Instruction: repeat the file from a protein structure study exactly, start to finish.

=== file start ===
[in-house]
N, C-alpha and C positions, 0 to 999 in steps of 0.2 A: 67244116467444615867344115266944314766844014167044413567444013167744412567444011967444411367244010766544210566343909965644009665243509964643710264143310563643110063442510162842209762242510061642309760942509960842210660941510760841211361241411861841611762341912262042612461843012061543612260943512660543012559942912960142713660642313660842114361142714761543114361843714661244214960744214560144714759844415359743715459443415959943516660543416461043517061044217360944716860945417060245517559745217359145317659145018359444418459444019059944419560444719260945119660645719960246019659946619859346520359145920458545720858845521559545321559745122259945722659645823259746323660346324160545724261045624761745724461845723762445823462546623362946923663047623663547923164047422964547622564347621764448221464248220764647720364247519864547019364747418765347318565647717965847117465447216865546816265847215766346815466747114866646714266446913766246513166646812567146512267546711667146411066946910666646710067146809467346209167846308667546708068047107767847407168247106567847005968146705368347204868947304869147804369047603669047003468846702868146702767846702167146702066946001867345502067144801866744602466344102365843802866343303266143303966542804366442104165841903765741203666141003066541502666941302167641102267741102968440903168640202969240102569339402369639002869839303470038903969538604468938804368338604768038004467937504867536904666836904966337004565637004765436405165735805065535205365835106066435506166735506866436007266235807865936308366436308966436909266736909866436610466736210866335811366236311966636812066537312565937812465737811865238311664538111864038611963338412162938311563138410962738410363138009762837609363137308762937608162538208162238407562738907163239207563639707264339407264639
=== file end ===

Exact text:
[in-house]
N, C-alpha and C positions, 0 to 999 in steps of 0.2 A: 67244116467444615867344115266944314766844014167044413567444013167744412567444011967444411367244010766544210566343909965644009665243509964643710264143310563643110063442510162842209762242510061642309760942509960842210660941510760841211361241411861841611762341912262042612461843012061543612260943512660543012559942912960142713660642313660842114361142714761543114361843714661244214960744214560144714759844415359743715459443415959943516660543416461043517061044217360944716860945417060245517559745217359145317659145018359444418459444019059944419560444719260945119660645719960246019659946619859346520359145920458545720858845521559545321559745122259945722659645823259746323660346324160545724261045624761745724461845723762445823462546623362946923663047623663547923164047422964547622564347621764448221464248220764647720364247519864547019364747418765347318565647717965847117465447216865546816265847215766346815466747114866646714266446913766246513166646812567146512267546711667146411066946910666646710067146809467346209167846308667546708068047107767847407168247106567847005968146705368347204868947304869147804369047603669047003468846702868146702767846702167146702066946001867345502067144801866744602466344102365843802866343303266143303966542804366442104165841903765741203666141003066541502666941302167641102267741102968440903168640202969240102569339402369639002869839303470038903969538604468938804368338604768038004467937504867536904666836904966337004565637004765436405165735805065535205365835106066435506166735506866436007266235807865936308366436308966436909266736909866436610466736210866335811366236311966636812066537312565937812465737811865238311664538111864038611963338412162938311563138410962738410363138009762837609363137308762937608162538208162238407562738907163239207563639707264339407264639